I was excited about this. Apparently I was going to have the best falafel in the world (according to some internet reviewers) whilst those with more reserve said this was the best falafel you could get in Europe. Again, anything to that effect just doesn't sit right. Either way I was expecting something delicious. And I got something delicious. Really delicious and quite light. The chilli sauce was definitely great. The falafel balls were moist and not one bit greasy. But by no means the best falafel in the world! I still remember eating at the original Khalifa Falafel in the Basta (Beirut) and that for me was way and beyond this sandwich. I'd definitely recommend it for anyone looking for a quick lunch though.




















Bahn Mi in Belleville

I found this area of Paris the most interesting. North African and Vietnamese immigrants settled here after Belleville became part of the greater Paris area and the sheer diversity in cuisine was astounding. I spent quite a bit of time her getting acquainted with some great food culture. I really enjoyed the Bahn Mi at Dong Huang (whilst other bloggers have suggested stale bread or skimping on filling I didn't find this) and I thought it was a great example of the Vietnamese Sandwich. There was a queue of about 7 people to get in but I think it was definitely worth it. Really cheap and filling. I may have enjoyed it more than L'as du Falafel.




















Conclusion

I had a lot of fun in Paris and I'm sorry I didn't take pictures of half the stuff I saw and ate but I was too busy feeding myself. Most things I tried were delicious and the food culture of Paris is influential for any aspiring chef/gourmand. For tasting an exceptional millefeuille gives me reference for what I want to aim for and allows me to further understand how to try and emulate some of my food heroes. Hopefully one day I'll produce food this good. We live and learn.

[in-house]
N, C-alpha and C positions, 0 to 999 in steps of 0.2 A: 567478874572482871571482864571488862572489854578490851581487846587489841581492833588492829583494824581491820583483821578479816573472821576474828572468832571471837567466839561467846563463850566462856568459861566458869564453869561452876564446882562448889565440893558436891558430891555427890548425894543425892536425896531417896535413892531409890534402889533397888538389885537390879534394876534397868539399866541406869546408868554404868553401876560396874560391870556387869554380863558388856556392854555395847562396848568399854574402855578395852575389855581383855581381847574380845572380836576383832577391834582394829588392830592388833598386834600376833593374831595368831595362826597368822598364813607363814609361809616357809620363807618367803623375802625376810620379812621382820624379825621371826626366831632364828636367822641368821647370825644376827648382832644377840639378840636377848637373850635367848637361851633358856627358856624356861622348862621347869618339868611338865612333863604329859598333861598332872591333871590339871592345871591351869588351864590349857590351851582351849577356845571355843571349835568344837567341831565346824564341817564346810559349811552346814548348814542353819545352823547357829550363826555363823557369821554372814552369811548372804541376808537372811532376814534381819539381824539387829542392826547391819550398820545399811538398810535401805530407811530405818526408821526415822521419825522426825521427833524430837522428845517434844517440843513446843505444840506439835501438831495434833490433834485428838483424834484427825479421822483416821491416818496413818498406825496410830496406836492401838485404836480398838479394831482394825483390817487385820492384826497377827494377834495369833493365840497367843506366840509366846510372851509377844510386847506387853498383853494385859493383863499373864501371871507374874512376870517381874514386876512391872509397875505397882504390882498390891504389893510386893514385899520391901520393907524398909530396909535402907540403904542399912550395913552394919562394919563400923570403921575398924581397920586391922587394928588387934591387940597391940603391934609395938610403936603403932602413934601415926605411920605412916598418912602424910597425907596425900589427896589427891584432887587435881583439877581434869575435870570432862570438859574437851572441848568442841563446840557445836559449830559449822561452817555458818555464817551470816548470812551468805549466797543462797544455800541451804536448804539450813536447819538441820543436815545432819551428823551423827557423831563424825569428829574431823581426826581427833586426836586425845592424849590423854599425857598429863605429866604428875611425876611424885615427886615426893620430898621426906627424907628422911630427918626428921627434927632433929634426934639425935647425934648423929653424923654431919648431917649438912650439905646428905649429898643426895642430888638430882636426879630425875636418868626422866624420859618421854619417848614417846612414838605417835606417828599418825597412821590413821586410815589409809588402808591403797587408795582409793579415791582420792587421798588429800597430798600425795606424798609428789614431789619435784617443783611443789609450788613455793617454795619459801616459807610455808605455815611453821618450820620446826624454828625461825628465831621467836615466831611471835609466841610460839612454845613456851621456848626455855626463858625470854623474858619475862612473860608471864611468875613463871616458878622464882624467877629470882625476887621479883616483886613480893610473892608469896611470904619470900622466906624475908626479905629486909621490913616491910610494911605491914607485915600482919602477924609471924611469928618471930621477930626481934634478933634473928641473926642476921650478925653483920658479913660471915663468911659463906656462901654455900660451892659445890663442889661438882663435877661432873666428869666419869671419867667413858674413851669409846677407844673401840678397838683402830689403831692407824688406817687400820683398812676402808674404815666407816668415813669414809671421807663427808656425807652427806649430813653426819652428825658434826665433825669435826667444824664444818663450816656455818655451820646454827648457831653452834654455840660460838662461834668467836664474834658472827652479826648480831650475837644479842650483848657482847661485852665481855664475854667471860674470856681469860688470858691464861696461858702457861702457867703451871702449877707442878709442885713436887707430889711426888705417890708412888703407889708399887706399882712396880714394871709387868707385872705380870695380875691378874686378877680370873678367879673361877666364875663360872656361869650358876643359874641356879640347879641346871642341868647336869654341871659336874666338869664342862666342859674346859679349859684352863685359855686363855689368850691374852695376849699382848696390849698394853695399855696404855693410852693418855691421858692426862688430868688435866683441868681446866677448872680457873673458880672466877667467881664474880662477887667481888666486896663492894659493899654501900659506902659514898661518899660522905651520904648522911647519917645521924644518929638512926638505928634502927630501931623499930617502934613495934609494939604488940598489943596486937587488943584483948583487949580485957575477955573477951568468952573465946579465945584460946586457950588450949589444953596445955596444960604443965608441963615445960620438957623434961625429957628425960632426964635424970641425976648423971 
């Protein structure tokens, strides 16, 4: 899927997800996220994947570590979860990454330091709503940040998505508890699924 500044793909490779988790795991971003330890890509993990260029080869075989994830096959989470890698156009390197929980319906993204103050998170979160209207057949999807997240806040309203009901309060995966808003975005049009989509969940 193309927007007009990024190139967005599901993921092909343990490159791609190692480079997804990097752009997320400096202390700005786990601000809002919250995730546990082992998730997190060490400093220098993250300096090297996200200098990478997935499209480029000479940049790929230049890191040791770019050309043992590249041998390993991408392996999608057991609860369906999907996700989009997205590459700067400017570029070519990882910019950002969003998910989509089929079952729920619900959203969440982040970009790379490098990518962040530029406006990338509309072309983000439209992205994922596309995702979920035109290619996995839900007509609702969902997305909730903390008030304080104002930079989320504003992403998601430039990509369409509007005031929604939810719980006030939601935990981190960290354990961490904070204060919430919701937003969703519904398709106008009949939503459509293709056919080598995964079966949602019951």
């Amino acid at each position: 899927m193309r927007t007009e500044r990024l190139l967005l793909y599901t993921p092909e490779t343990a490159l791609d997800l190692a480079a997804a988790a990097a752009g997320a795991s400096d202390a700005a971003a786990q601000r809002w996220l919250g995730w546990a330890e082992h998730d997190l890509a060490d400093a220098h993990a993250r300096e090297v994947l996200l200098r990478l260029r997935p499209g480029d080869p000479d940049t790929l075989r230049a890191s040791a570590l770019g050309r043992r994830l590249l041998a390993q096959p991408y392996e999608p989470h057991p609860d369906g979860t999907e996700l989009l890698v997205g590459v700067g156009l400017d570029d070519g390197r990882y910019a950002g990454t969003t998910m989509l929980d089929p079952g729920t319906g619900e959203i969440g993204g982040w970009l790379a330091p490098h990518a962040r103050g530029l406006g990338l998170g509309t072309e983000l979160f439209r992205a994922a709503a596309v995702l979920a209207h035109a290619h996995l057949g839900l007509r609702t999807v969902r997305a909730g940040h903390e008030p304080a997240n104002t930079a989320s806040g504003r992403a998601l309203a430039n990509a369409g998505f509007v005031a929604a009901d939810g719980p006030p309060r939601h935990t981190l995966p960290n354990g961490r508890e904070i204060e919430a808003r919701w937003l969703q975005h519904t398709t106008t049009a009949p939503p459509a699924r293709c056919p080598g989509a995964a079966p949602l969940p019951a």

7 comments:

23 September 2009 at 18:16 Heavenly Housewife said...

I am fascinated by this post as i recently returned from paris. I am totally a laduree girl and eat them whenever i can (when i go to london). Pistachio and coconut are my favourites. I had macaroons at pierre herme and actually i thought they had nothing on the Laduree macaroons. I though the tastes were too overpowering (but thats just me). I have got to go back and try the deserts though, and the croissant! I'm going back next month, so hopefully will get the chance to try them and the falafel place. Have u tried the falafels at beiruit express on edgeware road... AWESOME.
Eid mubarak :)

24 September 2009 at 02:45 Phoo-D said...

Living vicariously through this post was marvelous! I about fainted when I saw the millefeuille. That is the stuff of dreams right there! Thanks for sharing the fun!

24 September 2009 at 23:07 M. A. Salha said...

Heavenly Housewife - I love the pistachio macaron too. Ladurée are more traditional but that's by no means a negative point when chalking up whether they or Pierre Hermé make the standout macarons. I somewhat agree about the overpowering taste - my brother found the caramel to be too strong for his palate but my sister absolutely loved it. I guess Hermé is not only making a high standard of macaron but also challenging tastes (like the saffron and peach flavour). The croissant at Hermé is sensational. There's no question about that. But if I had to pick one and only one as the stand out patisserie? Hermé gets it. I can't stop thinking about that millefeuille.

Beirut express makes quite good falafel but I think my mum makes better ;-) Thanks!

Phoo-D - It's my pleasure. I really wish I took more pictures. One thing I forgot to mention that I really loved was the bread and the brioche at Poilane. I can't recommend them highly enough.

27 September 2009 at 00:54 catherine @ www.unconfidentialcook.com said...

We did taste tests of macarons throughout Paris with our young daughter (to make museums more fun)...and laduree was one of our faves. Believe it or not, Paul's was way up there, too.

27 September 2009 at 18:25 M. A. Salha said...

catherine - I have to agree, Paul make pretty good macarons. Like Ladurée, I think the vanilla is a good example.

9 January 2010 at 14:03 Taste of Beirut said...

Fun to read and interesting as well! I went to Pierre Hermé a few years ago (my brother was living in Paris then) and brought back 30 petits fours that I proceeded to sample. OK experience but it would have been smarter to eat the mille-feuilles for sure! My friend Anne-Marie recommended the macarons at Gerard Mulot, instead of Hermé's, so I had those too. At the end, I had so many I could not tell whose were better! But Ladurée is such a fun place to sit at! I agree with you, the best falafel is in Beirut, Basta surely!

12 January 2010 at 12:36 M. A. Salha said...

Taste of Beirut - I also got recommendations for Gerard Mulot but I couldn't make it. Paris isn't too far away so maybe on my next trip I'll head down.